Well, hello my lovelies, we are going to get down to describing a very particular trace element: zinc. First off, trace elements are essential for our bodies, provided that the helpings are in small quantities. Our bodies are not able to generate them, therefore they must be provided by our diet. Now, enough chatter and let's get down to business!
The five roles of zinc
Well then, what purpose does it fulfil, if it is so necessary? In fact, zinc has many roles (many more than five in fact, but here are the most important!)
This trace element is pretty darn insane! It stimulates the immune system, keeps the skin, hair, and nails in good condition. Got white marks in your nails? Then this can indicate a lack of zinc. Zinc also participates in the healing of wounds. It has an important role in the development and growth of the foetus. And, it allows the proper functioning of many enzymes (which are vital for the body).
The benefits of this good fairy, super ally for our skin!
As said before, zinc allows the good maintenance of the skin! Because it participates in the synthesis of collagen, a protein used to maintain the rigidity and elasticity of tissues. Collagen, this sacred phenomenon, also acts on healing, hence one of the roles of zinc in wound healing.
Aside from its aesthetic benefits, it is highly favorable when you have acne, eczema or psoriasis! Its anti-inflammatory properties on the skin and its regulatory action on the sebaceous glands, can greatly reduce the symptoms. It can also be used in pharmaceutical preparations to treat skin complaints, so ask your pharmacist about this too. In summary, for the most beautiful skin, it can beat rejuvenating creams with their thousand homeopathic and placebo effects hands down!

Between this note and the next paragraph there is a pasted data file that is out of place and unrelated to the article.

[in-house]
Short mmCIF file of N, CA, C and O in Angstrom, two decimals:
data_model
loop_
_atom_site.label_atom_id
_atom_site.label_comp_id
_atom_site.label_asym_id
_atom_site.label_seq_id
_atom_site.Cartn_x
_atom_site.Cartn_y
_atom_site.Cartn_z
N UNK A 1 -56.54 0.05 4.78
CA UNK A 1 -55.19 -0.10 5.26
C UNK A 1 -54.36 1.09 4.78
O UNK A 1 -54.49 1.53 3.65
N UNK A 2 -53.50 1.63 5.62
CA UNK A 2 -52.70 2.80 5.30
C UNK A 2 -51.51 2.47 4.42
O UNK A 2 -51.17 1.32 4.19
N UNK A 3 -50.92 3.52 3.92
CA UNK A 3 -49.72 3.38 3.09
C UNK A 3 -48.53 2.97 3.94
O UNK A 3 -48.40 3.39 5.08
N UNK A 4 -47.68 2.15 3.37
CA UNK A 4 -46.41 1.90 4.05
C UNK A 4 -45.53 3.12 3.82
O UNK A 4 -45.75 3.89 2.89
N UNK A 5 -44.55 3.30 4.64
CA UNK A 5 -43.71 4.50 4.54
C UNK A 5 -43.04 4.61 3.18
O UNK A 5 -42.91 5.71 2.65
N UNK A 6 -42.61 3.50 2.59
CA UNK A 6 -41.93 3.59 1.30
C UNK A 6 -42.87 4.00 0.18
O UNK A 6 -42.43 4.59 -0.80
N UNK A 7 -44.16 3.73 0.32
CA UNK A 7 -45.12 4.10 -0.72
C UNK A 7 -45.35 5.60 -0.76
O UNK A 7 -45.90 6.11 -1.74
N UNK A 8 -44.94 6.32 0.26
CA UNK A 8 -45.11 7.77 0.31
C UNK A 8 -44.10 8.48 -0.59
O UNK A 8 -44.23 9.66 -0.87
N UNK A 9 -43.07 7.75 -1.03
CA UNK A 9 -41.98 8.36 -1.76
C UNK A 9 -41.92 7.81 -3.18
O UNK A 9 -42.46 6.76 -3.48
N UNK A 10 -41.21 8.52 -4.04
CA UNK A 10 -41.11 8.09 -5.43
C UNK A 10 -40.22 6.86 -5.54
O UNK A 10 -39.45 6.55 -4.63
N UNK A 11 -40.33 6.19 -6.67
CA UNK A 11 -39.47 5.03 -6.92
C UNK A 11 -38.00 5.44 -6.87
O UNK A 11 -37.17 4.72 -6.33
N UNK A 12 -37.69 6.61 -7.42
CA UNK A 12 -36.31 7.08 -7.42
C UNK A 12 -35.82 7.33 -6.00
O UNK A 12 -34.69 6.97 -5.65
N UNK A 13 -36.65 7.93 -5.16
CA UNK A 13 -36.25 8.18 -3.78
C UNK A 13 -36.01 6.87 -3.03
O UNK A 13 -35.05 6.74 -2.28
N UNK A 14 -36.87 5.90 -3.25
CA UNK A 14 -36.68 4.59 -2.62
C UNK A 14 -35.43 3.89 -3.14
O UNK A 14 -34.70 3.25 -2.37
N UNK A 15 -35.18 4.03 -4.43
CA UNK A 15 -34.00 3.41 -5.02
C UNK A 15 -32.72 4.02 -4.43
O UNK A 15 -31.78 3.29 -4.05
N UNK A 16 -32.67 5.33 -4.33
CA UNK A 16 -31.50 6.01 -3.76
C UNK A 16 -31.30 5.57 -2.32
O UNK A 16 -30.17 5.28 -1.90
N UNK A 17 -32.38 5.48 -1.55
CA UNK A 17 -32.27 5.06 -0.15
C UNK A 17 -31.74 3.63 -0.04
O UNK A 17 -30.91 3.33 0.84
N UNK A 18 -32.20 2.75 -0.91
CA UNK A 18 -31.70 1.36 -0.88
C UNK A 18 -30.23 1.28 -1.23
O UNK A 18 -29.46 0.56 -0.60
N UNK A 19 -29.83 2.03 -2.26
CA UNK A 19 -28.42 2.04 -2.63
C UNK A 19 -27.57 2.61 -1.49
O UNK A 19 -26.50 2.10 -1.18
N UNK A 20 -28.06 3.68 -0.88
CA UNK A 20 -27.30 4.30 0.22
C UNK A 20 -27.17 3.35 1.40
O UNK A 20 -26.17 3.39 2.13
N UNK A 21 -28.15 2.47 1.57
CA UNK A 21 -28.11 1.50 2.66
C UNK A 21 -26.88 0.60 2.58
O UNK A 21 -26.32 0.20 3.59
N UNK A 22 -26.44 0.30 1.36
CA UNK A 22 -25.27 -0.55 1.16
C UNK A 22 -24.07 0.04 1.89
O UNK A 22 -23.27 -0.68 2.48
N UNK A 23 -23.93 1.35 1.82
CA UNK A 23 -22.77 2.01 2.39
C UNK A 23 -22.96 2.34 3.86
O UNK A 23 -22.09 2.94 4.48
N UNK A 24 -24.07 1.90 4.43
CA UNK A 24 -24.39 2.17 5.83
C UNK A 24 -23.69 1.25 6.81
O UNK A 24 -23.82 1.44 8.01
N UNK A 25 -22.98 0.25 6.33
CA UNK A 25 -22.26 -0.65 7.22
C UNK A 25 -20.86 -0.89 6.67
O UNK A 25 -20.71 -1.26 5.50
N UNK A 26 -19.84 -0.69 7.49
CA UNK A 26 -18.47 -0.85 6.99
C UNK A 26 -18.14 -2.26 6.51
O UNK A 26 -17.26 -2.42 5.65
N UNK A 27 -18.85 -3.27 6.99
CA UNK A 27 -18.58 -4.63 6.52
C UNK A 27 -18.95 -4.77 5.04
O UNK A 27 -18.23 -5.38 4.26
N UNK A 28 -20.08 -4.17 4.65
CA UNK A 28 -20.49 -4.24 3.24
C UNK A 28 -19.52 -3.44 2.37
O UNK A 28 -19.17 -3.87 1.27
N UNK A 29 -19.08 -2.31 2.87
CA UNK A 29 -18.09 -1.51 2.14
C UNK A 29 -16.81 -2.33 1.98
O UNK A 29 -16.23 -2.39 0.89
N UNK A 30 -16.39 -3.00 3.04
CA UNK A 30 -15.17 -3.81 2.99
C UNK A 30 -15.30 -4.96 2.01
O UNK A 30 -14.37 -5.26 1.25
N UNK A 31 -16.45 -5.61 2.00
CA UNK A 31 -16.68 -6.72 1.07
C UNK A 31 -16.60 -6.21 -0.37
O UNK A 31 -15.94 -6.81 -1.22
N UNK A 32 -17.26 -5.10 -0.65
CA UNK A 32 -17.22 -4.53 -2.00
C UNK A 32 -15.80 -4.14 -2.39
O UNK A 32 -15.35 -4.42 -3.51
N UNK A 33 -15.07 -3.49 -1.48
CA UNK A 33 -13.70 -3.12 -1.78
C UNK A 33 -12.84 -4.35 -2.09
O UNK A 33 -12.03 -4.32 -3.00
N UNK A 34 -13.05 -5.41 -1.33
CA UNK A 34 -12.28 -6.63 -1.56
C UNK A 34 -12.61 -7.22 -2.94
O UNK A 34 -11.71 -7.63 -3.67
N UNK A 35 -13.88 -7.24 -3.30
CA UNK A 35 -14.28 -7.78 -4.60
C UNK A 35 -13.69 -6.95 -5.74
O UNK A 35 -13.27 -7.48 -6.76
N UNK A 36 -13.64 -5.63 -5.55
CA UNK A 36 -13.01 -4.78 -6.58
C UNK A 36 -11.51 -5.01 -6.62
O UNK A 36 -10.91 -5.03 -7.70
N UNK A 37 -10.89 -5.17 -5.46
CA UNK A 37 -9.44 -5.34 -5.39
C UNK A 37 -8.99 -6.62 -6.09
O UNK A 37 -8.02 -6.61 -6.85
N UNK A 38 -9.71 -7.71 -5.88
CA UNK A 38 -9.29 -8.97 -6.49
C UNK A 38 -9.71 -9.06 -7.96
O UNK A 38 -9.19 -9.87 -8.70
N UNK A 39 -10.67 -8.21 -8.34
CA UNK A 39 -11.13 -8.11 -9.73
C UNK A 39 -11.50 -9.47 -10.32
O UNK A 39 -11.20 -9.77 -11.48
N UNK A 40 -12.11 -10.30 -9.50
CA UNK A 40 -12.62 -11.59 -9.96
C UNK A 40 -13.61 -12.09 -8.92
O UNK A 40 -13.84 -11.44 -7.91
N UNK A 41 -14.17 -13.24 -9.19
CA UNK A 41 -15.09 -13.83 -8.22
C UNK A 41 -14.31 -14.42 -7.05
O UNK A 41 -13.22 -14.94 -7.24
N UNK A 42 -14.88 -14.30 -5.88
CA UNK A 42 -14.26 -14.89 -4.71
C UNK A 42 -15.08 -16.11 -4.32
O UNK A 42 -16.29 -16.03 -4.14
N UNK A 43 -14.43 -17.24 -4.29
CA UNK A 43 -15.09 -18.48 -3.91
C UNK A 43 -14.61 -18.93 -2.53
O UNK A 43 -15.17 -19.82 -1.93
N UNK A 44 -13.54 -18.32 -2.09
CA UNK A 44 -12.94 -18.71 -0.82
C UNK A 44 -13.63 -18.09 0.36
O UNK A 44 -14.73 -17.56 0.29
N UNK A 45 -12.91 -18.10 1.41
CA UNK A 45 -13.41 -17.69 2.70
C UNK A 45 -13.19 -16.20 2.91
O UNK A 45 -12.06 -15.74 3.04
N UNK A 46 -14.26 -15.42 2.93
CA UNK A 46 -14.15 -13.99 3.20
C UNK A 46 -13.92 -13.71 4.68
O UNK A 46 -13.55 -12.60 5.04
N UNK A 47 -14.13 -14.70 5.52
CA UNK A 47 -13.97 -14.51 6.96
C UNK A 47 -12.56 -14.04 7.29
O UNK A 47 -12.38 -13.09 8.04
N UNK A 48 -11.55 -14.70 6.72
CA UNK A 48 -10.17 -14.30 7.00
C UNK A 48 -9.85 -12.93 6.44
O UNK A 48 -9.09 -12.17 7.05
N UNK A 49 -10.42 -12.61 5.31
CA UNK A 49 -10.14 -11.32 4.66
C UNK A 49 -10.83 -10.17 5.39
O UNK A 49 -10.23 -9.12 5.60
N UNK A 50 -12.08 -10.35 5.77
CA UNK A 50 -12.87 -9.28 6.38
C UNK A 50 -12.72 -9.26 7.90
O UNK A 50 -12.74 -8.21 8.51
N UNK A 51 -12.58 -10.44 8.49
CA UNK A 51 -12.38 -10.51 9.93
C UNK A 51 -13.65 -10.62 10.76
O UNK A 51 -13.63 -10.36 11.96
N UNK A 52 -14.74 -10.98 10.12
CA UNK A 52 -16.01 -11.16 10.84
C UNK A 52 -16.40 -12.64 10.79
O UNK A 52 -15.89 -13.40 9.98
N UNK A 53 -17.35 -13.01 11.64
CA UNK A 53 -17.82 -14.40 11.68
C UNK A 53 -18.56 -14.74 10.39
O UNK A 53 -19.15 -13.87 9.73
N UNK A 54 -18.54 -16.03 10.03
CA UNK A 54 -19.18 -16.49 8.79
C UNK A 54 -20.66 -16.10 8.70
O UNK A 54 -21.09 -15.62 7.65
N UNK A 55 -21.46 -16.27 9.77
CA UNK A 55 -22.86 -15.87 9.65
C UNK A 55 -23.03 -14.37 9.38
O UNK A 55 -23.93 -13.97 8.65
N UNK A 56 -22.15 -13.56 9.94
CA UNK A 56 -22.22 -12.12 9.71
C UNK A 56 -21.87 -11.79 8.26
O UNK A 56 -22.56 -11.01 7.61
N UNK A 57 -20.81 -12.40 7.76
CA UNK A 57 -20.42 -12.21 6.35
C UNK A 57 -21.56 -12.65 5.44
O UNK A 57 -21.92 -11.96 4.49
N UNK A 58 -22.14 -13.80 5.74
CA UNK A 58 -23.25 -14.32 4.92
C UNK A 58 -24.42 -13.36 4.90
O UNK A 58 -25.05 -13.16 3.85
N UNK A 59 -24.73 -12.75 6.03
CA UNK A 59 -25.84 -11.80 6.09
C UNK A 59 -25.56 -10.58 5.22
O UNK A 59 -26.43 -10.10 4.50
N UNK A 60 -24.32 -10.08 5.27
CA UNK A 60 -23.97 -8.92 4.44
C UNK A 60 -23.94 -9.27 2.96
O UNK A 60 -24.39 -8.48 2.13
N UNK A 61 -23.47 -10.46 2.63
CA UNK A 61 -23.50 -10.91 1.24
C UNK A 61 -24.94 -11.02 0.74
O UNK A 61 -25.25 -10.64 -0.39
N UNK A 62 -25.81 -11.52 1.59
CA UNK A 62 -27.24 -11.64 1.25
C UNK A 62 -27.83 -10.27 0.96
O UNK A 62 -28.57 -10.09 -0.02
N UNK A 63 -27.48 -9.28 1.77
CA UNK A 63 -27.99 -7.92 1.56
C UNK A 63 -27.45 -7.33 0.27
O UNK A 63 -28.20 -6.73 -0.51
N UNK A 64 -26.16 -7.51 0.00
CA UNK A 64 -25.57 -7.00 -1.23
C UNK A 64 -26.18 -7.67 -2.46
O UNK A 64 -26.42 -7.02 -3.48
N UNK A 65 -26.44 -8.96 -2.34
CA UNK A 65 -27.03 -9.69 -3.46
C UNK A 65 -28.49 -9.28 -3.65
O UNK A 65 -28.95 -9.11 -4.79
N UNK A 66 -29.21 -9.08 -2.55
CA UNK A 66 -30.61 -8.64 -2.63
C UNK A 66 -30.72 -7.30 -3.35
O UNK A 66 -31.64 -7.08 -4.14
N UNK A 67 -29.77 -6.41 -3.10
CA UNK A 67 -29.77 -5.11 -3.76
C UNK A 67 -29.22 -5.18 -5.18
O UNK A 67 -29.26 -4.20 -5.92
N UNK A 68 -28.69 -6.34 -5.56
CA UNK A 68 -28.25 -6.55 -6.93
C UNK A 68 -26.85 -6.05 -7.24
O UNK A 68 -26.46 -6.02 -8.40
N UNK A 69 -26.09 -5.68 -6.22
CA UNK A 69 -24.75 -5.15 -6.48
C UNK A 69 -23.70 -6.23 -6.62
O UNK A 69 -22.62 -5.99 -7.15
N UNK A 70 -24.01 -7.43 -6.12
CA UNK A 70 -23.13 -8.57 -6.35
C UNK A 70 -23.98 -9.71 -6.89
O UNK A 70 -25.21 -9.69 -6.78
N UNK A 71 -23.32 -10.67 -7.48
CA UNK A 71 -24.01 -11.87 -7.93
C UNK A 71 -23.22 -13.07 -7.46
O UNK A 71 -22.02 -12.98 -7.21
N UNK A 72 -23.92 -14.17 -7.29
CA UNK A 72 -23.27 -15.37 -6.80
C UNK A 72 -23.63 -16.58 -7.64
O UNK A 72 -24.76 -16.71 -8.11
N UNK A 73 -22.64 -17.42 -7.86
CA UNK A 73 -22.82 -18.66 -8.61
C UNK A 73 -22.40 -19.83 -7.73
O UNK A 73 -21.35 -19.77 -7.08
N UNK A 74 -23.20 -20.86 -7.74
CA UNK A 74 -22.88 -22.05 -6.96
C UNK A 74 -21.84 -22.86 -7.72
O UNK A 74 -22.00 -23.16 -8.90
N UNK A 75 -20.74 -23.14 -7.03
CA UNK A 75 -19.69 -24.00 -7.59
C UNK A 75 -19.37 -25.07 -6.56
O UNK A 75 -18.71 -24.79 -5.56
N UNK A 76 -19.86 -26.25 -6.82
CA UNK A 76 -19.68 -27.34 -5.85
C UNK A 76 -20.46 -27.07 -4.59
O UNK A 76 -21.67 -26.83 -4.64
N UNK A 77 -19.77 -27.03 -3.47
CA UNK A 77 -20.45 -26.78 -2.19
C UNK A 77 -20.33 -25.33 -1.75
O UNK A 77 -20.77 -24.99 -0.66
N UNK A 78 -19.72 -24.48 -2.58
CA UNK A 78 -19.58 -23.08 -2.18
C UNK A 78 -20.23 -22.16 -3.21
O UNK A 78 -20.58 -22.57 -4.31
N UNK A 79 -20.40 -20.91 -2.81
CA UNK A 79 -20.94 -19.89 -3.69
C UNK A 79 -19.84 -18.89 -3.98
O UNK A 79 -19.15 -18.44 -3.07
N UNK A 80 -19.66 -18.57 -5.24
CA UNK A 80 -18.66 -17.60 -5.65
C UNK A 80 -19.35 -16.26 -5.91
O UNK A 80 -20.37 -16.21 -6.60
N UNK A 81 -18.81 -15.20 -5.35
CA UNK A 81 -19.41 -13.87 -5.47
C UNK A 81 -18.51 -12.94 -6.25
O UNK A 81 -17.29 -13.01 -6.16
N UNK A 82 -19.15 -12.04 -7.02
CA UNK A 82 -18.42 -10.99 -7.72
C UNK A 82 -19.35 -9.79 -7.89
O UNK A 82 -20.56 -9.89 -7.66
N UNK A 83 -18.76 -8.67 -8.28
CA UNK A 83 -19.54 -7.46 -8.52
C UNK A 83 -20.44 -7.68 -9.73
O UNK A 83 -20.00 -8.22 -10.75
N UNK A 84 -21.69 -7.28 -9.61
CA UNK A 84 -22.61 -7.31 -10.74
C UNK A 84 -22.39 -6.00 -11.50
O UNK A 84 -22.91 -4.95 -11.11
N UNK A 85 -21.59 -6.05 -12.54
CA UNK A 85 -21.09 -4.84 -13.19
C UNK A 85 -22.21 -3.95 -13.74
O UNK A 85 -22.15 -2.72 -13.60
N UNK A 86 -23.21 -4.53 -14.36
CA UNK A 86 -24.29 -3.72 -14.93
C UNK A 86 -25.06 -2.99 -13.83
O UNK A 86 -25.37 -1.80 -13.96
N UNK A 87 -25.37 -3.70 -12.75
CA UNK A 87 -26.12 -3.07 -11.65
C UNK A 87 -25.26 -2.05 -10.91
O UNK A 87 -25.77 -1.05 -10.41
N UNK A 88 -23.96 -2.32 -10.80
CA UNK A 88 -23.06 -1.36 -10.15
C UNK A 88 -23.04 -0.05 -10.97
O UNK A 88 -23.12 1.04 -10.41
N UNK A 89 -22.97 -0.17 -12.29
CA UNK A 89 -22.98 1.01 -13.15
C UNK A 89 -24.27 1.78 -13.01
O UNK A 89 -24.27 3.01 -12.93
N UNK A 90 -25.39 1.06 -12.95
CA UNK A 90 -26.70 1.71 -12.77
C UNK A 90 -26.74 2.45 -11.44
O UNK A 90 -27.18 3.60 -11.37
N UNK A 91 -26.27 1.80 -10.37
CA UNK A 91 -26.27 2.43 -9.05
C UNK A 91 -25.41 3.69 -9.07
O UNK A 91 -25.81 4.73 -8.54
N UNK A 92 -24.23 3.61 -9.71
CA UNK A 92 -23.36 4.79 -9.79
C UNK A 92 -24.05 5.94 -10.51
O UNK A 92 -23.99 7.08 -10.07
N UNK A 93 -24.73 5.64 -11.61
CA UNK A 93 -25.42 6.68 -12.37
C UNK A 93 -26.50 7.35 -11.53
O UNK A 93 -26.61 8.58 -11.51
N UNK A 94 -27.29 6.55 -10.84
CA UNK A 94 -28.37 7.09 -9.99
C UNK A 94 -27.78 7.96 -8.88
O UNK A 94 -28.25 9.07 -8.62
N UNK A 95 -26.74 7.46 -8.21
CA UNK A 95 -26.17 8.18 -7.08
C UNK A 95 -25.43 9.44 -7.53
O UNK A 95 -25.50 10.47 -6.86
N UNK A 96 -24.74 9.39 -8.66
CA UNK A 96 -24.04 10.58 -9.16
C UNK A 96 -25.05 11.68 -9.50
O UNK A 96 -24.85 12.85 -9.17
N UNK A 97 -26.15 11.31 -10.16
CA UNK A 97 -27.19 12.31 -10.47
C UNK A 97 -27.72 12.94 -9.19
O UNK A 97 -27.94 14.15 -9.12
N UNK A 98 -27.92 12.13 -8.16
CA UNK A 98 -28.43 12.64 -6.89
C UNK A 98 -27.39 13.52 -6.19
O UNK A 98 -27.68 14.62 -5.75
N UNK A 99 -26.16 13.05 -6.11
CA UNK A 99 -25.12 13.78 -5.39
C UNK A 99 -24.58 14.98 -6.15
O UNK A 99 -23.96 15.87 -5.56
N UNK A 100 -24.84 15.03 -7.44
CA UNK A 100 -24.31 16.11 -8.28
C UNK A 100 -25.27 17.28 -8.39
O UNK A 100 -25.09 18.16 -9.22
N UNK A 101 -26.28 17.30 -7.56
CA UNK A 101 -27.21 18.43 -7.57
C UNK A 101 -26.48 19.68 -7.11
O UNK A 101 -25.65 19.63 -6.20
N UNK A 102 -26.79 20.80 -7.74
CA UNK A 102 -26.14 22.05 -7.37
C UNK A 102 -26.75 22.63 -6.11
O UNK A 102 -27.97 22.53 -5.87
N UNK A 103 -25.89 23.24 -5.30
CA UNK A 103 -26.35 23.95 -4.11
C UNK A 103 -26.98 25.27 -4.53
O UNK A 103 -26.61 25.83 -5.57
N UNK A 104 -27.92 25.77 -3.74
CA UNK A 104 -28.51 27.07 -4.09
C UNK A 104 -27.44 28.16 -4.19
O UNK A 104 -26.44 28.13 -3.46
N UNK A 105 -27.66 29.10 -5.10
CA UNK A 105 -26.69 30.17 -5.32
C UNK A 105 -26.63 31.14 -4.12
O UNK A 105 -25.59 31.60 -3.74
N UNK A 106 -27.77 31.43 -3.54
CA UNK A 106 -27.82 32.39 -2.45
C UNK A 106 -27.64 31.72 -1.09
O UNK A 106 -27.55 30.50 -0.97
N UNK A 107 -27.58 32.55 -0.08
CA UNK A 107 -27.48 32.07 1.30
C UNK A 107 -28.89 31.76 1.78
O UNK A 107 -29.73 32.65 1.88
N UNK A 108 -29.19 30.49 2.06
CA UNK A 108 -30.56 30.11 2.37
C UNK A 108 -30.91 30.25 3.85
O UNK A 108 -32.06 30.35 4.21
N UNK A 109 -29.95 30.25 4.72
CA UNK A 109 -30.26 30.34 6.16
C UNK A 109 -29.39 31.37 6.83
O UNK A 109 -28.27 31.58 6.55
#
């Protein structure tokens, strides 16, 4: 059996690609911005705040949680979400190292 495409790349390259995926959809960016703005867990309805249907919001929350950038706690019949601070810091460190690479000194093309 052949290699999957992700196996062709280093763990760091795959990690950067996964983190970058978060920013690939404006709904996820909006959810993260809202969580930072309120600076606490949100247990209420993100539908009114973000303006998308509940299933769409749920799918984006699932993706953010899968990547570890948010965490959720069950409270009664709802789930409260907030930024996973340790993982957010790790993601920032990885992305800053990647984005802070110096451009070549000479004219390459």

Zinc can also be found naturally in certain foods.
Sources of zinc in food
And high five! Of course, the natural intake of zinc can occur through food. The dosage is around 9 to 12 mg for an adult person, allowing deficiencies to be avoided.
We can find zinc in different foods such as red or white meats, with lamb beating beef in the zinc stakes and steaks. Offal (veal and beef liver) also offer good quantities of zinc. It is also theoretically present in cereals, nuts and seeds and the best examples of these are pumpkin seeds, almonds, oats and chickpeas. Even cornflakes can contain small quantities of zinc. Note that we say “can contain,” and “theoretically,” because these multiple contributions are not necessarily a means to an end in their own right! Due to new agricultural techniques, soil is often depleted of zinc, and cereals are increasingly poor in nutrients, because of the refining of these.
The good news is that the food that contains the highest quantity of zinc is seafood, with Oysters beating everything else and at the top of the list. Closely following behind oysters are lobster and crab.
That's all, my little sweet pots! And if you have brittle nails and hair, as well as slow healing, zinc deficiency is something to consider! (Rendezvous with your healthcare professional or by adjusting your diet!)